My main research areas are within medicinal and computational chemistry, as well as pharmaceutical sciences. My research activities cover a broad range of questions in drug design and discovery principles as well as basic understanding of biomolecular recognition, which starts from small ligands to macromolecular (aptamers, DNA) receptor binding processes. I employ various physics-based computational methods, including classical molecular dynamics as well as artificial intelligence such as random forest and artificial neutral networks for knowledge mining in the drug discovery projects.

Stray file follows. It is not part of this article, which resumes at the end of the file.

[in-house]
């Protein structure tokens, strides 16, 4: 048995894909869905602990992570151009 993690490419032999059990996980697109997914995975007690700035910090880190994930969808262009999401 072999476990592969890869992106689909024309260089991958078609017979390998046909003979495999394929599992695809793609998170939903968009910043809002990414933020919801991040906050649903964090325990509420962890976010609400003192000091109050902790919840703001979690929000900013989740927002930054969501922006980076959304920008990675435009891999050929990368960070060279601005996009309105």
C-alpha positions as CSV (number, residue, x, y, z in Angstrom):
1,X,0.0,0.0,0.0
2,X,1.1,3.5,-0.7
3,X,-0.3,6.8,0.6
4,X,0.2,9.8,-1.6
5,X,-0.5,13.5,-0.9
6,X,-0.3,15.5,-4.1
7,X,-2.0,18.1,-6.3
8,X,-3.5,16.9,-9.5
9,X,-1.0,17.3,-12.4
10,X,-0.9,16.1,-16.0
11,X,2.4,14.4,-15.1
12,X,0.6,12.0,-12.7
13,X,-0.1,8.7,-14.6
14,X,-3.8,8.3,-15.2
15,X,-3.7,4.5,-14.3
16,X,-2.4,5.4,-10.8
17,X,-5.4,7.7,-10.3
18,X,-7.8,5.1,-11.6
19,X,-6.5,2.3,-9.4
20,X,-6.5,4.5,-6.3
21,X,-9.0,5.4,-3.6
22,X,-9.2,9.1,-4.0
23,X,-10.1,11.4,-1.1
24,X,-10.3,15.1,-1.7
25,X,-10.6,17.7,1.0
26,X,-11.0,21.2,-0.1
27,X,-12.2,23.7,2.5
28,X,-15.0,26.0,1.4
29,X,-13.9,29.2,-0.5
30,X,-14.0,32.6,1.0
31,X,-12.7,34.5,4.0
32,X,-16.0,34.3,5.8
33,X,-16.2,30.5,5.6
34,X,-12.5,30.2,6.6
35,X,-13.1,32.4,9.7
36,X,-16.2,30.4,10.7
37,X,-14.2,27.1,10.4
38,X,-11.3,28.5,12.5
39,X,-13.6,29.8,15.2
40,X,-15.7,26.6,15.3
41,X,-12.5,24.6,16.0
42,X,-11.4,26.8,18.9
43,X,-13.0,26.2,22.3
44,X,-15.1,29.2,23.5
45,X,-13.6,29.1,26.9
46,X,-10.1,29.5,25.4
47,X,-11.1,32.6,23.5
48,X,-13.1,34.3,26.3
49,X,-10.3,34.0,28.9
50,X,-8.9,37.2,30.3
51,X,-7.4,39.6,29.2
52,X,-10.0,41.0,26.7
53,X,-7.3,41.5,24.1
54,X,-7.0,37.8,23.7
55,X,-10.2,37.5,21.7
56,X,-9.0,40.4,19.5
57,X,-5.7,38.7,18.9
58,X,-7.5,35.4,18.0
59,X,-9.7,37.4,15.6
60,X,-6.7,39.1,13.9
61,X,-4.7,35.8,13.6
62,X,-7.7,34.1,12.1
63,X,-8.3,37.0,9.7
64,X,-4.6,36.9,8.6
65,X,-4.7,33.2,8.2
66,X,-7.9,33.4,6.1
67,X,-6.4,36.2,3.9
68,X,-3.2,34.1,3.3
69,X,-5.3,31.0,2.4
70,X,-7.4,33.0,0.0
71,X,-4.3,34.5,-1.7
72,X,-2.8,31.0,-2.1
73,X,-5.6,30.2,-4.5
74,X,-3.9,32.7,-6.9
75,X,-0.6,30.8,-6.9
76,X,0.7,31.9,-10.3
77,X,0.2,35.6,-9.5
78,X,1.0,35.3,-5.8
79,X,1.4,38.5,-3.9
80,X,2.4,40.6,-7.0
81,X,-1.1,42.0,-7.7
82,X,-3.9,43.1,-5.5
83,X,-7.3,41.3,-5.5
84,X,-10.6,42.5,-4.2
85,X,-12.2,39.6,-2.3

In addition, I have a special interest in the modelling of cellular permeability and aqueous solubility of compounds that violates the traditional drug-likeness space, so called bRo5 space. The compounds in this space should be able to adapt their conformations to the environment (i.e. to behave as molecular chameleons) and change their molecular properties, e.g. polar surface area, to have both aqueous solubility and cell permeability. In these projects, many of the simulations require high performance computing facilities, and throughout the years I have gained significant experience working with supercomputers and utilizing them for addressing problems of interest.